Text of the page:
The thyroid is a bilobed structure in the neck that is located anterior to the trachea, with the lobes extending vertically along the right and left sides of the trachea ( Fig. 1 ). The isthmus is the portion of the thyroid gland that connects the two lobes anteriorly. The trachea lies immediately posterior to the isthmus and is air-filled. Posterolateral to the thyroid lobe on each side is the carotid sheath, containing the common carotid artery medially and internal jugular vein laterally. Immediately anterior (superficial) to the thyroid are the strap muscles. The strap muscles include the sternohyoid and sternothyroid anterior to the thyroid, the sternocleidomastoid muscles anterolateral to the thyroid, and the longus colli muscles posteriorly. The esophagus is most commonly located posterior to the left lobe of the thyroid and can contain air ( Fig. 2 ). When evaluating the thyroid in the context of pathology that the thyroid lacks a true capsule, it does typically have a well-defined peripheral margin.
Sonographically, the normal thyroid gland is homogeneously echogenic with increased echogenicity as compared with the adjacent strap muscles. There are no specific anatomic landmarks within the thyroid. The size of the normal thyroid gland is variable, but in adults, each lobe measures approximately 5 × 2 × 2 cm (sagittal × anteroposterior × transverse) with the isthmus measuring up to 0.3 cm in anteroposterior dimension. A thyroid gland that is larger than these measurements is typically considered enlarged. An additional imaging finding that can further suggest that the thyroid is enlarged is bulging of the anterior surface of each lobe because this surface is typically symmetric and flat appearing ( Fig. 3 A). Extension of the gland over the anterior surface of the common carotid artery on a transverse image is evidence of gland enlargement ( Fig. 3 B). The normal thyroid gland can also extend over the surface of the carotid, but the anterior contour is typically flat. In children, gland shape and contour are used to indicate gland enlargement rather than size.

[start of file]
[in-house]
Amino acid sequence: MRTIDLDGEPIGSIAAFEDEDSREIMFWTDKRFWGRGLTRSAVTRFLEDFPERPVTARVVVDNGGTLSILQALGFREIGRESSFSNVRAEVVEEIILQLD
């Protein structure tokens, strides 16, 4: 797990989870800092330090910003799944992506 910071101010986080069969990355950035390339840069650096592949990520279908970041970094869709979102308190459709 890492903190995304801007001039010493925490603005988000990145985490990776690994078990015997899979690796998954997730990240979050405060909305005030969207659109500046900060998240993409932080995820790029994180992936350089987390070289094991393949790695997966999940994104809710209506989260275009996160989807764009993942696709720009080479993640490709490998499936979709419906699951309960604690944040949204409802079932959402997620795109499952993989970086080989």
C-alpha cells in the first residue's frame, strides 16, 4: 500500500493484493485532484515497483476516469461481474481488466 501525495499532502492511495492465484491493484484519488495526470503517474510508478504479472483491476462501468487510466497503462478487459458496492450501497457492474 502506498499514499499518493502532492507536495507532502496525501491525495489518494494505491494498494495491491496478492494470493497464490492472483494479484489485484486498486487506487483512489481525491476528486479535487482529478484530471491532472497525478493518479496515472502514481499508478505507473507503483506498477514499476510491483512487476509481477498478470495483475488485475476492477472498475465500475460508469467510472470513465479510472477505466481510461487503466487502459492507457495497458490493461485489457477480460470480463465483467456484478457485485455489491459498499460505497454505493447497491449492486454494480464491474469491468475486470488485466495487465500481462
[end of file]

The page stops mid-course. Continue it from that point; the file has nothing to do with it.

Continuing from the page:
Sonographic evaluation of lymph nodes in the mid and low neck (levels III, IV, and VI) should be part of every thyroid ultrasound. Size and sonographic characteristics of the nodes should be assessed. Although size criteria are varied, at our institution a lymph node is considered enlarged if it measures greater than or equal to 7 mm in transverse diameter. Size and location of benign nodes meeting the criteria for enlargement are included in the report. Sonographic characteristics that are highly correlated with benign etiologies include an elongated shape, tapered or pointed ends, and a thin echogenic hilum. Color Doppler is used to visualize a single vessel entering the node at the hilum and branching toward each end of the node.
Pyramidal lobe : Appears as normal thyroid tissue that arises from the isthmus and extends superiorly, anterior to the trachea. It may lay slightly to the right or left of true midline ( Fig. 4 ). It is important to recognize and report this normal variant, because nodules can occur in this lobe, and it could potentially be overlooked by the surgeon during a thyroidectomy.